I love the holidays as it’s a chance to do lots of fun things, decorate your house and spend time with those you love. Of course, it should come to no shock at all, but I love putting a vintage flare onto most holidays, but what do you do if you want a true vintage Christmas? Have no fear, I’ve come up with lots of fun ways to incorporate some vintage fun into your holiday season and some modern compromises.
Aluminium Christmas Tree
Originally sold by Modern Coatings, Inc. of Chicago since 1955, the aluminium Christmas tree became an iconic symbol of the 1950s Christmas. String lights were not necessary with these trees as a rotating disc of colours and spotlight aimed at the tree were enough to light up the tree, it also helped that the silver branches were so reflective. It’s interesting to note that the end in the aluminium tree trend is credited to the 1965 premier of ‘A Charlie Brown Christmas’ which references a small green tree and making green Christmas trees popular.
Finding a true vintage aluminium tree is difficult, not to mention expensive, but you can always substitute a normal silver tree (like this one). If you want a more sparce/vintage look, you can use a decent pair of wire cutters to prune back the branches. To replace the spotlight, lazer lights are easily found and change colours to give you that vintage feel.
How to decorate your Tree
-Baubles; stick with those made from glass and styrofoam. Feel free to add fun ornaments but it wasn’t traditional to include pop culture ornaments until later in the 60s/70s. In saying this, feel free to make your tree as personal as you wish; for example, my tree is full of Disney ornaments because it makes me happy so do whatever you want in terms of decorating.
Popcorn Garland: a super cheap and easy activity to put you in the festive spirit. Make a whole bunch of popcorm, grab a needle and thread and start threading yourself a garland. For my tree it took almost a full cup of popcorn kernals and several hours. Put on a Christmas movie and have some fun! If you can find them easily, feel free to add cranberries (or red beads) every couple of corn kernals to add a little bit of red to the garland. As cranberries cannot easily be found in Australia, I didn’t add them and totally forgot to get red beads so I just went plain but still love it.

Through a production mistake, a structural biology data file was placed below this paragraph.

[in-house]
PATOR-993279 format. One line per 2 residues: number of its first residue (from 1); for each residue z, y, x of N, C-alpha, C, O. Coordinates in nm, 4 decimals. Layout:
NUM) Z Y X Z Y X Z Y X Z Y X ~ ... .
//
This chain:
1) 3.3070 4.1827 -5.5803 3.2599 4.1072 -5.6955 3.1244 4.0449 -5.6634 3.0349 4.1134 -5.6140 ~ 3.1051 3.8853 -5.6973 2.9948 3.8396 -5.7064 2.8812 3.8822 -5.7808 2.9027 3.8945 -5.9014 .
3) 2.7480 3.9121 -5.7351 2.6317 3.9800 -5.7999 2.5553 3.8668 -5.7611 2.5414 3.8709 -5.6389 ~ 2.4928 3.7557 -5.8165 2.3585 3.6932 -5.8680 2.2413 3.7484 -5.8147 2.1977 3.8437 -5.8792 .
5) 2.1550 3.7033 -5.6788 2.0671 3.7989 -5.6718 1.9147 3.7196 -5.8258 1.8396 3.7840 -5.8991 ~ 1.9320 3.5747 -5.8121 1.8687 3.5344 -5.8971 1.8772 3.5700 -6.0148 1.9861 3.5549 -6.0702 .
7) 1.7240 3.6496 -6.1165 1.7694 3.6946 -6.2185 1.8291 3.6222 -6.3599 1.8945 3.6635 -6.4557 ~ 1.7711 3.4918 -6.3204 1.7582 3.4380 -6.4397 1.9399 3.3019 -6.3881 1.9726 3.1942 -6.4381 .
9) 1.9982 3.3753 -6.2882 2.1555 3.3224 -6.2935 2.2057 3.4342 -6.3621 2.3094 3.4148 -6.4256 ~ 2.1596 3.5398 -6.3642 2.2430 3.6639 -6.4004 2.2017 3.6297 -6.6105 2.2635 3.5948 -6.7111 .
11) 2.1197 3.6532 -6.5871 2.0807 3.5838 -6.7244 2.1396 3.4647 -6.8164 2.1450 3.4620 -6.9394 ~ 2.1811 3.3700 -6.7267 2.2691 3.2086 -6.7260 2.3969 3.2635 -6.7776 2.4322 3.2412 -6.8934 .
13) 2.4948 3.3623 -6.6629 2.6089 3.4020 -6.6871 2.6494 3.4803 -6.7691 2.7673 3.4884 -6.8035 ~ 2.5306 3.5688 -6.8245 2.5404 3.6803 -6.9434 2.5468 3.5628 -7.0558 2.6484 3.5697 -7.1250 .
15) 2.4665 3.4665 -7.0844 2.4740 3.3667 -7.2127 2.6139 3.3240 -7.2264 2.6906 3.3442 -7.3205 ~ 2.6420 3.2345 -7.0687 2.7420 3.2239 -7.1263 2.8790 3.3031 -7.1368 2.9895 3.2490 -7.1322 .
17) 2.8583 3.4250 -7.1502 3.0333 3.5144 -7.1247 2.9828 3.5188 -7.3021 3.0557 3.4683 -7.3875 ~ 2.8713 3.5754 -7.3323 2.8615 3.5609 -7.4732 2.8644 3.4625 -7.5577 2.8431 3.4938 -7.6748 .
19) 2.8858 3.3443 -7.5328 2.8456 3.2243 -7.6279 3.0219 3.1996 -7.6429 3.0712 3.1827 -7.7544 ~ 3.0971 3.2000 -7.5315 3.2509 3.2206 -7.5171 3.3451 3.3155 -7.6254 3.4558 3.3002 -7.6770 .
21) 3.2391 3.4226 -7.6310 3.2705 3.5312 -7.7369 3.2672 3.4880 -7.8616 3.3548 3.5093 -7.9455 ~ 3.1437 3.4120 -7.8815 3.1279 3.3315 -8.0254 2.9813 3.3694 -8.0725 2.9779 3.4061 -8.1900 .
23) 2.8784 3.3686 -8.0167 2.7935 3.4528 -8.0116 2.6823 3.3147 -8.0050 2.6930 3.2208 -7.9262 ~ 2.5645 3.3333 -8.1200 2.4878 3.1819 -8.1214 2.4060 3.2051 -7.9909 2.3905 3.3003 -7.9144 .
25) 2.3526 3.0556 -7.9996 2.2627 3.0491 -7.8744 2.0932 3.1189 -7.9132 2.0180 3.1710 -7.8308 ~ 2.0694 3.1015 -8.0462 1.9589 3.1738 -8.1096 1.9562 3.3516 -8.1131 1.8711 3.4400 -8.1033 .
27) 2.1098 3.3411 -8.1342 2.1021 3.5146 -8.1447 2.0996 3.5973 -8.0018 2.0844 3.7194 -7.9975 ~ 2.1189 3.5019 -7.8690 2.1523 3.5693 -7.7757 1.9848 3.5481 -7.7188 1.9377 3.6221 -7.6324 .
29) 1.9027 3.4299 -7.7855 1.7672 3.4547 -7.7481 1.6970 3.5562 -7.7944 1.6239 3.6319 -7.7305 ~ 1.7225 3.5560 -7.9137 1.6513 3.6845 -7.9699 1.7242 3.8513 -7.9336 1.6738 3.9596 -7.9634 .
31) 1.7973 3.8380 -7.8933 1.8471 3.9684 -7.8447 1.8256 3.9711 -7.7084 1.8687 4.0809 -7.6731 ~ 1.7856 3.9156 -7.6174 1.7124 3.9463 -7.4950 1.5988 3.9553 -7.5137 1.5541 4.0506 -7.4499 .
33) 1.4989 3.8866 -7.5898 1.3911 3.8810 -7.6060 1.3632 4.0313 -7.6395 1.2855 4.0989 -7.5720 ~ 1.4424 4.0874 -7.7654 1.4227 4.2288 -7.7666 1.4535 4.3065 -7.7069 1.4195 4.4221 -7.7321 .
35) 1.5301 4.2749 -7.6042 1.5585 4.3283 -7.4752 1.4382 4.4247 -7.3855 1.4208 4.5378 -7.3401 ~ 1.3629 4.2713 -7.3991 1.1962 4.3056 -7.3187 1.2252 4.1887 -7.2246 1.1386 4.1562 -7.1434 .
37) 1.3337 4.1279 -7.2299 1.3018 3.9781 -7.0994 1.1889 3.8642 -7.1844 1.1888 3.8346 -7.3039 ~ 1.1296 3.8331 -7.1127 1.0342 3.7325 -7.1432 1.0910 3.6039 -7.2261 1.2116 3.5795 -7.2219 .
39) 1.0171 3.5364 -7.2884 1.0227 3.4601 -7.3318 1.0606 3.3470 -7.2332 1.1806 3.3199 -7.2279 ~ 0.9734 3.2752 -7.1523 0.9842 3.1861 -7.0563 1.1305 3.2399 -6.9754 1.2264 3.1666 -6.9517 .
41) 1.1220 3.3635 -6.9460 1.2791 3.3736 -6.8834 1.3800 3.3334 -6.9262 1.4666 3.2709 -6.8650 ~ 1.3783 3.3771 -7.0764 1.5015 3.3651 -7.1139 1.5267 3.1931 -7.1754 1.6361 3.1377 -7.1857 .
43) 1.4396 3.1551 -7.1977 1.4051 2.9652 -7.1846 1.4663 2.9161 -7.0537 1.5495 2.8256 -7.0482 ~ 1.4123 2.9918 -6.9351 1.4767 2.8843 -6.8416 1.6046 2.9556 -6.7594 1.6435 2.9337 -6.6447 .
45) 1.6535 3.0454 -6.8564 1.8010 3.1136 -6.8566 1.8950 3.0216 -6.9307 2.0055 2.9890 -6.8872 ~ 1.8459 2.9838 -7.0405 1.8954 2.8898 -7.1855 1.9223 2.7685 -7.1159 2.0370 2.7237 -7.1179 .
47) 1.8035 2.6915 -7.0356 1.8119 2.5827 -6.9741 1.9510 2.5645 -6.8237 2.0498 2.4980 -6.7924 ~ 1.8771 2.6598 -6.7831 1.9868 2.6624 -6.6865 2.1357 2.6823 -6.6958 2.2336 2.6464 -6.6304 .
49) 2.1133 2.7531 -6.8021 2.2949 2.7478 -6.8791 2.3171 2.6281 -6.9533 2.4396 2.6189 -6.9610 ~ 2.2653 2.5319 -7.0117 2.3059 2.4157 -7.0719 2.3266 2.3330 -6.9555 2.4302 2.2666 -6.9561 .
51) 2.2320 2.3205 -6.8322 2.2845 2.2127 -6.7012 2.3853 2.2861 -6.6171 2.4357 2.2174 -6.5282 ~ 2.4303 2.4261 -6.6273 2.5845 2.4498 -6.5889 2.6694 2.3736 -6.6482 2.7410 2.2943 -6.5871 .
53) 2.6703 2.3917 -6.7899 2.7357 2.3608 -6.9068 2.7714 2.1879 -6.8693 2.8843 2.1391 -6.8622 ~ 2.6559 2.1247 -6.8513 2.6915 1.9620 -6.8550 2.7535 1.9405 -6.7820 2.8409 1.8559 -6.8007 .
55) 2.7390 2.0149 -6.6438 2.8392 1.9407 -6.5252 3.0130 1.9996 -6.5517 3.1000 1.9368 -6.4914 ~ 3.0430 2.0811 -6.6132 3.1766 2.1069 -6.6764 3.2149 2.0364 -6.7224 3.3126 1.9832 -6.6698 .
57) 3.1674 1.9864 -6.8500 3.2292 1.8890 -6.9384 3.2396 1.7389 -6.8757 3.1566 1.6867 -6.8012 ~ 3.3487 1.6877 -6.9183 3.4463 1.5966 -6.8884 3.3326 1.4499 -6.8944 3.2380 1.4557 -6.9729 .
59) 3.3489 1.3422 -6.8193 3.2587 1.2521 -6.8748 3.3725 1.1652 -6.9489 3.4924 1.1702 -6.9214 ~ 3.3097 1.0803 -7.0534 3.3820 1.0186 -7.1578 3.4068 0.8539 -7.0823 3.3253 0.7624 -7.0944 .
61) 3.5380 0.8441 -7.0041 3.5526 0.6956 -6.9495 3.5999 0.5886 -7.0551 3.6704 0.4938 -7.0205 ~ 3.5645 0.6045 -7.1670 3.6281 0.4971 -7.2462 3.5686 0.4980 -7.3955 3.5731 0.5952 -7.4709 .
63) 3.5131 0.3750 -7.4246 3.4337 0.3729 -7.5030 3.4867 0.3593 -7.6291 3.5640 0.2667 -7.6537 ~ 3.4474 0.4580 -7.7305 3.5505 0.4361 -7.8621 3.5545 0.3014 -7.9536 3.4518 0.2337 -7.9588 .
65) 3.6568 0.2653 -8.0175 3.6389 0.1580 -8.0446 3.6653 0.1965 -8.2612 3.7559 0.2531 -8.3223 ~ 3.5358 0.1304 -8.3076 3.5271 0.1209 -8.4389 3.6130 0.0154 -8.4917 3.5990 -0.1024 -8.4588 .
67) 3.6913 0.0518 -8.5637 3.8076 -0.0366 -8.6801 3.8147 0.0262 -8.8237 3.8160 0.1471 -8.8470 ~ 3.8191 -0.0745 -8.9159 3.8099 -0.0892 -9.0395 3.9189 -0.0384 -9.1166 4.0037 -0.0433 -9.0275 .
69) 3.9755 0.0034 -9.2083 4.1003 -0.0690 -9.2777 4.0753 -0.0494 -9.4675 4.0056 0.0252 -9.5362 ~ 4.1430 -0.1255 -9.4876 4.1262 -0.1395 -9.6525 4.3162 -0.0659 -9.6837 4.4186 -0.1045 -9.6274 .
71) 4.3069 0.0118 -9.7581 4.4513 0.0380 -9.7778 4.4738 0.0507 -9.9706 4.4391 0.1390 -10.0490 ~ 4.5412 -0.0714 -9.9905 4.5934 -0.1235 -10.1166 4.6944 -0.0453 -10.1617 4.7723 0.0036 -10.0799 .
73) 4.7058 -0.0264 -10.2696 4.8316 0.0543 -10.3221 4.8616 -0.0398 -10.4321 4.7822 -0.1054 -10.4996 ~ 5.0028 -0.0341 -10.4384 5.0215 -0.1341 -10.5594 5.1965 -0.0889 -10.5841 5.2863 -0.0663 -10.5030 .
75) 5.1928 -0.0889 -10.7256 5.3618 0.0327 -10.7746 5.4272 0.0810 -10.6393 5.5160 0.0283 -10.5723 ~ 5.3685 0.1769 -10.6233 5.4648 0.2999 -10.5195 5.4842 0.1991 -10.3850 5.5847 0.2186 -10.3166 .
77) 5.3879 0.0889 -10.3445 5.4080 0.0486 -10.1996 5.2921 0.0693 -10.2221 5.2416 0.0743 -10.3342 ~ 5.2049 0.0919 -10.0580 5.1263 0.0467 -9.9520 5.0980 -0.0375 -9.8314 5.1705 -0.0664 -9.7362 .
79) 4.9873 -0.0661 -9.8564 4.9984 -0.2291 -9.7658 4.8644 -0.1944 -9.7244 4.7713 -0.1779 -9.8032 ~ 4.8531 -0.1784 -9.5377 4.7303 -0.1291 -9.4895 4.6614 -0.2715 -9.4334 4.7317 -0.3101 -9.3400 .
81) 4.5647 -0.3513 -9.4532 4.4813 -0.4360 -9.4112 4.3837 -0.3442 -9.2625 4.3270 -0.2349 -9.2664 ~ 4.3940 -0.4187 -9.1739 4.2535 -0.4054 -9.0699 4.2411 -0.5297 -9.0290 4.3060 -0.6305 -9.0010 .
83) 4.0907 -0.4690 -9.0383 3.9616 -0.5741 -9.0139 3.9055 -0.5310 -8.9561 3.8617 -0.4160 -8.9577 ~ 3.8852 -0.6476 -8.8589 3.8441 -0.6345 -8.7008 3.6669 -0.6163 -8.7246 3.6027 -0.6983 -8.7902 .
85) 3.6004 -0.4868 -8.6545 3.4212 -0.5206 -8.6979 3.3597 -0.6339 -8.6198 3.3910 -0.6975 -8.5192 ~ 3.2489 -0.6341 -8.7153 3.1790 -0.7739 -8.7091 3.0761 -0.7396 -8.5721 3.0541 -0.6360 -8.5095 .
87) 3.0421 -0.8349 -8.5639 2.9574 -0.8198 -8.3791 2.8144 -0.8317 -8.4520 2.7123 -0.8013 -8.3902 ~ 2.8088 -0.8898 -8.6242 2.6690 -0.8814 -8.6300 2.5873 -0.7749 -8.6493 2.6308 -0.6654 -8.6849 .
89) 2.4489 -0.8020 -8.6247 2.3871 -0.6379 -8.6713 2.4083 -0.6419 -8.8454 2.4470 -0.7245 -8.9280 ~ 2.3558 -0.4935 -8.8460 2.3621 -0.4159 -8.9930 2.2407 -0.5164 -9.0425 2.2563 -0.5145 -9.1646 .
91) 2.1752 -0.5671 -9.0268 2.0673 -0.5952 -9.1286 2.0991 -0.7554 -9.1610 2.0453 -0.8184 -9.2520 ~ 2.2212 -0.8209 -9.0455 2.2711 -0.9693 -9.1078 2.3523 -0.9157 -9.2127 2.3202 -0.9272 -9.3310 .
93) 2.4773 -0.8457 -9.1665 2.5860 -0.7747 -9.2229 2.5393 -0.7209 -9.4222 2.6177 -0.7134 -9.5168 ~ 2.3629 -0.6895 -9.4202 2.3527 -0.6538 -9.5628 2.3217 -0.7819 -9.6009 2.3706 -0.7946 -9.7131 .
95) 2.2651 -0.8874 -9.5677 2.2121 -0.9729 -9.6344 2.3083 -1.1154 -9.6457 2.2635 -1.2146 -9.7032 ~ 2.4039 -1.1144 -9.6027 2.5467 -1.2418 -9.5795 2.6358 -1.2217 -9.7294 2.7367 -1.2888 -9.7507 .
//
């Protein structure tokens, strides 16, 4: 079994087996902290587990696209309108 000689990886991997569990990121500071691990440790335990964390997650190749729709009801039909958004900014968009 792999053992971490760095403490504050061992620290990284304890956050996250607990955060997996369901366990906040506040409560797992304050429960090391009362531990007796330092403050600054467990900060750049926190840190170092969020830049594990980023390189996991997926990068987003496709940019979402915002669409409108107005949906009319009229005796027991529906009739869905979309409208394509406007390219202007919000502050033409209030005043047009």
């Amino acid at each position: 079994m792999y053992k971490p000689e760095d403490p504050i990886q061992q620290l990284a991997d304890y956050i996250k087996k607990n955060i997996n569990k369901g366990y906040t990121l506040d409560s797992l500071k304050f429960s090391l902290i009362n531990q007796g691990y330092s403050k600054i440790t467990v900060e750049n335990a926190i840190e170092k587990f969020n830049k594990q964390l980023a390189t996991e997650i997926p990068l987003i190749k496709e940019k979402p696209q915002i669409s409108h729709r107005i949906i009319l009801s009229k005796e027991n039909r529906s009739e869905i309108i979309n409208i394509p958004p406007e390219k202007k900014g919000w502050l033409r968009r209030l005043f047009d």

Tinsel: to add an instant vintage feel, gra a whole bunch of angle hair tinsel and throw it at your tree. You can add as much or as little as you like! This is the only chance to literally throw something at your tree and make it look super cute! Have fun.
Spray on Snow: such a popular trend in the 50s and is still easily available today. Add spray snow to the ends of your tree or around your windows. This adds a lovely frosted and cosy feel to your home and a little bit of fun. Note: keep away from car paint!
All aboard the Christmas spirit! By adding on of these super fun and festive additions to your home, it’ll instantly transport you to a vintage Christmas. Tree trains are easily found online or instores and there are designs to suit all sorts of budgets as well as sizes. I used to have one of these as a kid and loved it; i think it even blew smoke!
Please keep in mind that some pets may find the train noisy and stressful so if your fury friend is in distress, don’t leave the train on.
Bubble Lights originally were designed and sold by Noma and were very popular during the 50’s. Most strands came in a group of 6 or 9 and included a plastic bulb with a candle like cylinder filled with coloured water ontop; when the light was switched on, the heat would cause the water to bubble giving the name ‘bubble lights’. Although true vintage ones are a bit difficult to find, I found a bunch here, which work (as long as they are suited to your countries electic currents so I had to buy a transformer).
They look super cute and add a little bit of festive fun to your tree. Love these little guys!
Shop bubble lights here.
Listening to the Radio
The radio isn’t as central to a home as it used to be with many of us watching whatever we want via streaming services on a multitude of devices. In the 50’s, it was really common to listen to the radio and enjoy the audio-dramas that were cast as well as stories and articles. Although the radio very rarely plays day time dramas anymore, you can still relive this tradition by listening to a festive audio book or perhaps just your favourite story. Personally, I listen to the Harry Potter audiobooks quite a lot so that’s one that I would recommend, listening to Stephen Fry ready Molly Weasley’s line just gives me life!
I’m sure we’ve all seen some pretty horrific looking jelly mould recipes and photos but the trend started in the 1950’s due to the refrigerator becoming a status symbol. Refrigerators were very expensive and required to be on constantly making them a very big luxury. As we all know, when making jelly/jell-o, you need to set it in a fridge so by bringing a jelly mould to a part or serving it at your home, showed that you were rich enough to afford such a luxury. Of course, this also meant that there was a whole bunch of very questionable recipes to choose from and some of which, should have never seen the light of day.
If you’d like to hear some of the recipes I found in a 1947 cook book, see the above video.
Writing Christmas Cards
This is one trend I am very sad to see disappear; although technology has made communication cheaper and easier than ever, there is really something special about receiving a card or letter in the mail. If you have time, sit down over a cup of tea and pen out a nice long Christmas letter to your friends and family, you may find it therapeutic.